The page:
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Reassessing the Cold War alliances

Petr Lunak considers how documents discovered in Warsaw Pact archives are influencing and challenging conventional interpretations of the Cold War alliances.

T he period since the end of the Cold War has been especially stimulating for historians of that era. Whereas, under normal circumstances, researchers are obliged to wait several decades before classified documents are made public, the demise of the Eastern bloc has been followed by the opening of some former Warsaw Pact countries’ archives, which have, in turn, provided hitherto unimagined possibilities for study. In 1999, an international project entitled Parallel History of NATO and the Warsaw Pact was established bringing together scholars from both East and West to assess the record of the two alliances during the Cold War. In the process, key controversies – such as the nature of the threat from the Warsaw Pact, the relative importance of nuclear deterrence and the reasons for the collapse of the Eastern bloc – are being re-examined, with new evidence challenging the conventional wisdom. War and Soviet Insecurity: The Stalin Years (Cambridge University Press, 1996) that Stalin feared imminent Western attack in Europe, which he believed would come in the wake of a series of Western defeats in Korea. As a result, Mastny argued that what others viewed as a call to prepare for attack against the West should, in fact, be interpreted as a call to pre- Cold War warriors: The Parallel History of NATO and the Warsaw Pact project has brought together scholars from both East and West pare for defence of the East. New evidence, uncovered in the archives of the former Eastern bloc, appears to add weight to Mastny’s arguments. In particular, the transcript of the January 1951 Moscow meeting, drafted by Romanian Armed Forces Minister Emil Bodnaras and recently uncovered in Bucharest, seems to confirm the defensive character of Stalin’s inten- tions, an interpretation that is further supported by the fact that no preparation for an invasion of Western Europe was made at the time. Indeed, well into the 1950s, all Europe’s Communist armies concentrated on territorial defence. From the Czechoslovak archives, for example, we know that although military exercises did occasionally include offensive operations, they almost never took place outside Czechoslovakia. In the few cases when forays into foreign territory were envisioned, it was only in the framework of a successful counter-attack. Traditionally, the danger of the Cold War turning hot was considered to have been greatest in the early 1950s in the aftermath of North Korea’s invasion of South Korea. As KonradAdenauer put it in his memoirs: “Stalin was planning the same procedure for West Germany as had been used in Korea.” Indeed, the notion of an imminent Soviet march into Western Europe in the 1950s was advanced by many histori- ans, including the then Czech émigré Karel Kaplan in Dans les Archives du Comité Central: Trente ans de secrets du Bloc Sovietique (Michel, 1978). Basing his thesis on an interview with former Czechoslovak Defence Minister Alexej Cepicka, Kaplan claimed that Stalin called upon Eastern Europe’s Communist leaders to prepare an invasion of Western Europe at a meeting in Moscow in January 1951. If evidence from the Czechoslovak archives is circum- stantial, documents recently found in Poland offer more conclusive proof of the defensive thinking of the Eastern bloc at the time. Drafted when Poland’s defence minister was the Soviet Marshall Konstantin Rokossovskij, the Polish Army’s 1951 war plan was clearly based on the assumption that Western military invasion was inevitable and therefore focuses on defensive actions to be taken on Polish territory. Haunted by the memory of Nazi Germany’s surprise invasion in 1941, Eastern military strategists could not envisage the next war in any terms other than one beginning with a Western attack. Paradoxically, therefore, at a time when Western decision- makers were obsessed with the Soviet threat, Eastern mili- tary planners sought nothing more than to contain what they saw as imminent Western invasion. This interpretation of events has since been challenged by many researchers. Convinced that the Soviet Union was never such a formidable enemy, Czech-born American his- torian Vojtech Mastny, for example, concluded in The Cold Petr Lunak is outreach editor in NATO’s Office of Information and Press and a Czech scholar participating in the “Parallel History of NATO and the arsaw Pact” project.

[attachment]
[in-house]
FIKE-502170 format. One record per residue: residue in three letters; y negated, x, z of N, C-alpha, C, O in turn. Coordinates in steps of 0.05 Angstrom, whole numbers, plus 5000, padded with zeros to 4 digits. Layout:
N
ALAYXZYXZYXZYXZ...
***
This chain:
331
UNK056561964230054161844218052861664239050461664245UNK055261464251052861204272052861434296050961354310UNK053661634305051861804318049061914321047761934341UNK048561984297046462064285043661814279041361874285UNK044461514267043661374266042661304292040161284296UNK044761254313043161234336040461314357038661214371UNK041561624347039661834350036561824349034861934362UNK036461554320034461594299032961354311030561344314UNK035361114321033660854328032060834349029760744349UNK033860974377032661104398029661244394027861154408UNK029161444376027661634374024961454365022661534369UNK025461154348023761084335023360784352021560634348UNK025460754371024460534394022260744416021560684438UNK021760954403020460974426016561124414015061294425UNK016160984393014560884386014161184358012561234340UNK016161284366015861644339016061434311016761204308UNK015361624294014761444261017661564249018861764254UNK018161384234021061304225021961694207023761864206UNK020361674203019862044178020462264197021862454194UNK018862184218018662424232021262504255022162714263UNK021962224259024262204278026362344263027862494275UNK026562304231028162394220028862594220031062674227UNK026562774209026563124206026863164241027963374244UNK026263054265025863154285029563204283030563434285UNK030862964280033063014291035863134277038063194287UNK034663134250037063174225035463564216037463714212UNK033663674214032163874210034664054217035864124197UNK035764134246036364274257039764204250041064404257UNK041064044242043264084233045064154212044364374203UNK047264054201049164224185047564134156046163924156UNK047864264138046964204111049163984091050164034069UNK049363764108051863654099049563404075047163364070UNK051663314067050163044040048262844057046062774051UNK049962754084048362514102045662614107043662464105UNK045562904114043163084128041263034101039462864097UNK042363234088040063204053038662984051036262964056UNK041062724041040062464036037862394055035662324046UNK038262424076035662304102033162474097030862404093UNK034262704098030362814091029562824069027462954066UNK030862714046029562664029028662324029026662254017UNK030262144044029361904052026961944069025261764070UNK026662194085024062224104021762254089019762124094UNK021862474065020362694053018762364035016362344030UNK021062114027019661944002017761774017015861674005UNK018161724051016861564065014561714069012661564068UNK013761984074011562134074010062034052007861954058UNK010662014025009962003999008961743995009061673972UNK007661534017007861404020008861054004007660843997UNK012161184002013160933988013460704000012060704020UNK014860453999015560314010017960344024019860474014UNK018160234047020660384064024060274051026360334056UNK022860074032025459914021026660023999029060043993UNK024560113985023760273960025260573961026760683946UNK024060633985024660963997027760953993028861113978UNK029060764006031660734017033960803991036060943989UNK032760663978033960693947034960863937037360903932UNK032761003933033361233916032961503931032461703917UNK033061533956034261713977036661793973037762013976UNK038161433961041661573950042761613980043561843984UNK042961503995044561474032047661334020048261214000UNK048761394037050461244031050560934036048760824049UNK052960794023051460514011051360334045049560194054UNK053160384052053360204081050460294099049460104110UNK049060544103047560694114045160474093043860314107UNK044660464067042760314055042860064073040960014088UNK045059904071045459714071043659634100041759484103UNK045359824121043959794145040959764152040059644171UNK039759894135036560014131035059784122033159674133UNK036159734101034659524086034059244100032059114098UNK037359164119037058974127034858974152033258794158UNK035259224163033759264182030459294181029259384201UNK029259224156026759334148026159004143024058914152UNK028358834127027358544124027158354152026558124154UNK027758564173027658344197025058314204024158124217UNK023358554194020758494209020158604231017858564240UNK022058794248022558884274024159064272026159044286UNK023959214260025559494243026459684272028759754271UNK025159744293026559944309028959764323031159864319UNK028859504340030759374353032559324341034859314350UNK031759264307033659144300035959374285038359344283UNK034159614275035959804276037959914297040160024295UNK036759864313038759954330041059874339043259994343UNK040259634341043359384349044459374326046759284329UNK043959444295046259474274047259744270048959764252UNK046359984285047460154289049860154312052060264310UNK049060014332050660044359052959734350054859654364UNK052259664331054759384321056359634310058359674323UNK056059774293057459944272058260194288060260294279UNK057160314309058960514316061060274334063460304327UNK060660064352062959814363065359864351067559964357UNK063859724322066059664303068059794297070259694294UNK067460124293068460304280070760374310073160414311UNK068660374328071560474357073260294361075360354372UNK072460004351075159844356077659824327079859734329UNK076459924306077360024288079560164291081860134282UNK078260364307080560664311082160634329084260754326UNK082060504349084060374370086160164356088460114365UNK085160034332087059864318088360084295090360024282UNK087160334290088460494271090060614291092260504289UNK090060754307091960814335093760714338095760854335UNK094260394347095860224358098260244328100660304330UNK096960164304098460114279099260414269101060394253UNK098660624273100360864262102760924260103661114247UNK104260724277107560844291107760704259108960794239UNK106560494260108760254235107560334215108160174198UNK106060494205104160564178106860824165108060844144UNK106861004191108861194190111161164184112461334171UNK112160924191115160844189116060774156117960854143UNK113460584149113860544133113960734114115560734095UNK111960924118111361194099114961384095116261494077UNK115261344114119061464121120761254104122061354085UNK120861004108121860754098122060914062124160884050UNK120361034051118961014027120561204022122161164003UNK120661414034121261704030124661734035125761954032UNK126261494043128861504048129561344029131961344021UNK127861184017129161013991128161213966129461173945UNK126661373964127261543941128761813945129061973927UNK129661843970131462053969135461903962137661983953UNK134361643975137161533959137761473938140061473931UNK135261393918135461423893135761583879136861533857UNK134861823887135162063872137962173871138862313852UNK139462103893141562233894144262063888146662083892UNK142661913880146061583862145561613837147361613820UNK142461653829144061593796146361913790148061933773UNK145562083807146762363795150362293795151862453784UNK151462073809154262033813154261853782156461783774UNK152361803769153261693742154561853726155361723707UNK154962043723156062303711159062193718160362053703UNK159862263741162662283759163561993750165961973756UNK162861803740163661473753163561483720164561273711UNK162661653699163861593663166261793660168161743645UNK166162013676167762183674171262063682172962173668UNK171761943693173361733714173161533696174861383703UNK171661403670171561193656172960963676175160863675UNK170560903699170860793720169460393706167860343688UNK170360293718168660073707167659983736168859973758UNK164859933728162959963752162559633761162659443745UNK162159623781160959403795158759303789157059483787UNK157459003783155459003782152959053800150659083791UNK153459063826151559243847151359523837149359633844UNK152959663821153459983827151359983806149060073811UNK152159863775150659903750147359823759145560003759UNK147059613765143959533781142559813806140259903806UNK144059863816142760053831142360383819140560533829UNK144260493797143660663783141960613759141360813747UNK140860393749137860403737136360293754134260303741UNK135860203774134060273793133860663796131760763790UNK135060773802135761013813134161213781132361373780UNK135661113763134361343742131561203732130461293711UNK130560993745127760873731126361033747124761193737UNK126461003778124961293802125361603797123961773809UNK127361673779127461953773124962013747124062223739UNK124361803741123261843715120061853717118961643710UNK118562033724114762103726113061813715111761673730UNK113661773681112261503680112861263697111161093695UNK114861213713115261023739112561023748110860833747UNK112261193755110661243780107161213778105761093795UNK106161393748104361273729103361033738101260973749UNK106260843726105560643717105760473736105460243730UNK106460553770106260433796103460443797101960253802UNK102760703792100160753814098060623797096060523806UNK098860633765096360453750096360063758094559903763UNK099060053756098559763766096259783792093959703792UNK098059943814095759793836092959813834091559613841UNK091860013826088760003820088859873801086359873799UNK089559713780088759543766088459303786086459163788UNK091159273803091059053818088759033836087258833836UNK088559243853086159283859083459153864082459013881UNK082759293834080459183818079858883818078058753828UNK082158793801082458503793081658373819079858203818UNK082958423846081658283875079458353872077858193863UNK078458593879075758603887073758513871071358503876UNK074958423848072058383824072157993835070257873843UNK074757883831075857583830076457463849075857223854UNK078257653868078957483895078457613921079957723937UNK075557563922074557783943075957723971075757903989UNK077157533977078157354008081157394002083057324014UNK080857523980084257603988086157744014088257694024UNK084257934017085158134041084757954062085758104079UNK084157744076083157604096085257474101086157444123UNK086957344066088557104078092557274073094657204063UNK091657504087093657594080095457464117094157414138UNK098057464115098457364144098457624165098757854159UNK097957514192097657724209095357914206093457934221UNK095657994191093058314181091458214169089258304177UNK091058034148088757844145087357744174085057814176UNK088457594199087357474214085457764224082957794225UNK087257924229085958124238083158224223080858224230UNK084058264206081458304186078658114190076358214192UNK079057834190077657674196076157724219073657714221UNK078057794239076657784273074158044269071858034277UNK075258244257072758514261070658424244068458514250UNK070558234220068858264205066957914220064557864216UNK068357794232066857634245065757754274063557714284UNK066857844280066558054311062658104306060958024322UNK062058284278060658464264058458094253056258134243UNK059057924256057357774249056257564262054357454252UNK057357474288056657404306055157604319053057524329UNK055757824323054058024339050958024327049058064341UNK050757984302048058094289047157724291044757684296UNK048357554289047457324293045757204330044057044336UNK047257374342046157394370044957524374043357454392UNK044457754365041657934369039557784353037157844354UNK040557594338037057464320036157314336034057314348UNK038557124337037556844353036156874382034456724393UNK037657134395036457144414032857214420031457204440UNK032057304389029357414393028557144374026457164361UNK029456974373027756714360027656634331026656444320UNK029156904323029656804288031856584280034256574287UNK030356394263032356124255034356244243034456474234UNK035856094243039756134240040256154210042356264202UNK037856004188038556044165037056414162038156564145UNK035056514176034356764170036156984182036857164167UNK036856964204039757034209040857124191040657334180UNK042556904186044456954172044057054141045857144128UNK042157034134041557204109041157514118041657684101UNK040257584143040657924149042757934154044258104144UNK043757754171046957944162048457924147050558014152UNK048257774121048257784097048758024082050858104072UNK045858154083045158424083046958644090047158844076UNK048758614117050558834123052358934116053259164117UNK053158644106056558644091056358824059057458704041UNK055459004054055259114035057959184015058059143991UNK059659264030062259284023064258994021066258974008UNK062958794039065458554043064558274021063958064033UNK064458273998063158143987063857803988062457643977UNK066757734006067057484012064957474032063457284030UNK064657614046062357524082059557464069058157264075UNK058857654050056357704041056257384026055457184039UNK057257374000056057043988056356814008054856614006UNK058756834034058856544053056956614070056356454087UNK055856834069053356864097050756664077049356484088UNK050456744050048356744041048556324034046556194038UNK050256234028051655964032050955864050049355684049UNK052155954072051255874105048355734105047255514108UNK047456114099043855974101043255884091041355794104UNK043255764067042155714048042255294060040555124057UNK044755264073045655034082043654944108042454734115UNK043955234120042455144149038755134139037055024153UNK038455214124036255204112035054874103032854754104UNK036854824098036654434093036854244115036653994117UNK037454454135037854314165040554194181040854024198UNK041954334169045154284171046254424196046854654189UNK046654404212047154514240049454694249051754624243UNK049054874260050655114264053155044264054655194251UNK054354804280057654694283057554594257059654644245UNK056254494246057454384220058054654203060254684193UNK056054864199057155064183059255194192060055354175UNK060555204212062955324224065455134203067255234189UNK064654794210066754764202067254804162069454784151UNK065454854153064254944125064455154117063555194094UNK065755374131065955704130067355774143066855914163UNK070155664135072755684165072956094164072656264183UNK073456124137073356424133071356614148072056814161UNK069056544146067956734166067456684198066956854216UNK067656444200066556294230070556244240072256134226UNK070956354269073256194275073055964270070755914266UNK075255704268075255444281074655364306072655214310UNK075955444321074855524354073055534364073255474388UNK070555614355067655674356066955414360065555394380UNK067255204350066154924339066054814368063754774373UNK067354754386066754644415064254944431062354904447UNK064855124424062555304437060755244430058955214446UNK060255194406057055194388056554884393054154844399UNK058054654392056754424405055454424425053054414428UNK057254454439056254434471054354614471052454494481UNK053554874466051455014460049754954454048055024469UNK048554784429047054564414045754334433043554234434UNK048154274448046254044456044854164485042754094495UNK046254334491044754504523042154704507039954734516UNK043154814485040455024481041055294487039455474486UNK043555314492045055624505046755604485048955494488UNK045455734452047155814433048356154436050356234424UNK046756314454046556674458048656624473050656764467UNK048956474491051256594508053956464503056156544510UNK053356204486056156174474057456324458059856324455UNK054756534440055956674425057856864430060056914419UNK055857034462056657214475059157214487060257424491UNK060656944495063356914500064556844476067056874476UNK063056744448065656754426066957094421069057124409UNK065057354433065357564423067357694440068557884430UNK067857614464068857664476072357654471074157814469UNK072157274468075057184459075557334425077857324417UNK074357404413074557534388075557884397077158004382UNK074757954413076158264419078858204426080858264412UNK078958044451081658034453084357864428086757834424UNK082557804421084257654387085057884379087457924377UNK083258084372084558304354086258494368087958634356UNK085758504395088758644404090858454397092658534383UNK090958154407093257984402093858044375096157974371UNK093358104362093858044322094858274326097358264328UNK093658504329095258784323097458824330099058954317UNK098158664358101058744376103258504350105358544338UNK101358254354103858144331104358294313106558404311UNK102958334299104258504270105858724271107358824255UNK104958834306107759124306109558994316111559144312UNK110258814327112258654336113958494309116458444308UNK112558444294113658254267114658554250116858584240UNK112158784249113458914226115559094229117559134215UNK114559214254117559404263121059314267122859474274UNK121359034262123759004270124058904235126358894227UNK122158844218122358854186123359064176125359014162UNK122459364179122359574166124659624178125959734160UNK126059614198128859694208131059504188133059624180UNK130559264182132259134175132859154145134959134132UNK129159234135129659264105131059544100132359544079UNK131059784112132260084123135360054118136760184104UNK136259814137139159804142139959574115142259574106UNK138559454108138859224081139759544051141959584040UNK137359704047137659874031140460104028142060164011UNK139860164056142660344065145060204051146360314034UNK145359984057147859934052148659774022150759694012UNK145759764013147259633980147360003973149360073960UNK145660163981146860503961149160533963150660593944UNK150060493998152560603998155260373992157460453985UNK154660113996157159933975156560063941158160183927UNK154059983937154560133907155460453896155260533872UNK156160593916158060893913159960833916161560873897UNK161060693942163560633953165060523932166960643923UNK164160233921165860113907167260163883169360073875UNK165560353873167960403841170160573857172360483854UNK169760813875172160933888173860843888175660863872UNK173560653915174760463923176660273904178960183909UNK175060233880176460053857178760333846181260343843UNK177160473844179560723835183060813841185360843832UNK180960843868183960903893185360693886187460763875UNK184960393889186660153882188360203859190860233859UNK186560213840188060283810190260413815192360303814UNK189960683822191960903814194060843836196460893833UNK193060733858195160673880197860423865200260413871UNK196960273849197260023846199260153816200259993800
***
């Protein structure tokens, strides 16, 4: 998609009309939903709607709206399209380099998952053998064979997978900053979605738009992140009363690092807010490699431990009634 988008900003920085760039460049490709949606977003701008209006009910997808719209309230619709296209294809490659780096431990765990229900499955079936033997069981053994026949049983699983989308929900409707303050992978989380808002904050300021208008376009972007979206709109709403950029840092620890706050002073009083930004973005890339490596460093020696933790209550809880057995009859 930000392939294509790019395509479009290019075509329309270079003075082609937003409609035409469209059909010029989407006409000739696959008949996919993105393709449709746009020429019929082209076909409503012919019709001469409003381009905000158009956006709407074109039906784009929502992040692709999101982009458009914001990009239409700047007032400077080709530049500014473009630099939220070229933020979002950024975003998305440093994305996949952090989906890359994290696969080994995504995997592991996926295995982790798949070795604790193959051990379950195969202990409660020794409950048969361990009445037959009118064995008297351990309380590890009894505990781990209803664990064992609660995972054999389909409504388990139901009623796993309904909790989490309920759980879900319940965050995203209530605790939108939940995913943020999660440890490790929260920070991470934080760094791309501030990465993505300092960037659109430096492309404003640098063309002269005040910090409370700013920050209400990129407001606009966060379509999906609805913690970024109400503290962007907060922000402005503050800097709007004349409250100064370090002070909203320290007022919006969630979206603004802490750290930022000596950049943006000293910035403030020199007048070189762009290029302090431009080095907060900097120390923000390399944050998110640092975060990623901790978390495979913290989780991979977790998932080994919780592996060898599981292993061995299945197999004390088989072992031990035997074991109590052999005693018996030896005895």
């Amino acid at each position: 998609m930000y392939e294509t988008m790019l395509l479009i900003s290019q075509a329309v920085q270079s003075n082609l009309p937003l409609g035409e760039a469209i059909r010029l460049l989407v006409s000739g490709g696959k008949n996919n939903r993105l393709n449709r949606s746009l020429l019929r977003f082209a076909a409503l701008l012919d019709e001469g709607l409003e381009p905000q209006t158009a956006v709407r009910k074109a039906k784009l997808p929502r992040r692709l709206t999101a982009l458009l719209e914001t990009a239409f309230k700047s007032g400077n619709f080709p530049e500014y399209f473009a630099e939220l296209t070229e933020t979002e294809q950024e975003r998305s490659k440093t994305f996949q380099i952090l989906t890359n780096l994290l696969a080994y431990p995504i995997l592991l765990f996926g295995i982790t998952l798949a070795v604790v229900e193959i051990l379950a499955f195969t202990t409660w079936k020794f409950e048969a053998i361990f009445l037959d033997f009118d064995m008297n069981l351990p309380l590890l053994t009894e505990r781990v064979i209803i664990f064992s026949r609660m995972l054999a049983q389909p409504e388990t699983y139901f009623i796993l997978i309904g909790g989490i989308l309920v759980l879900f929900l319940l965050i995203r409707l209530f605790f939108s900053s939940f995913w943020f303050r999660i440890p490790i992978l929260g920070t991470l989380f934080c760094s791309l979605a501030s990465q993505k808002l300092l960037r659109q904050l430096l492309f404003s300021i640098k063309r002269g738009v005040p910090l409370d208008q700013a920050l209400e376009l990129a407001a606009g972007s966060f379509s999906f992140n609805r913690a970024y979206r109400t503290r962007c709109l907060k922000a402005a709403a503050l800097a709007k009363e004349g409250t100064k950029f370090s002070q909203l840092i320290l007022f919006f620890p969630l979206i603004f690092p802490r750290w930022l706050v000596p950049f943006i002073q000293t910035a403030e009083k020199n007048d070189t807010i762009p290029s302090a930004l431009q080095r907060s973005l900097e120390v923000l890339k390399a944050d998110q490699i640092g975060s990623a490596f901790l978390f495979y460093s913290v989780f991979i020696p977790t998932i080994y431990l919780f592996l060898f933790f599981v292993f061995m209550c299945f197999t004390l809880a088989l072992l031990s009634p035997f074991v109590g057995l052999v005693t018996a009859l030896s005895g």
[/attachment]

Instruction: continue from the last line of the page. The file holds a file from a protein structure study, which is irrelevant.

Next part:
Winter 2001/2002

NATO review 31

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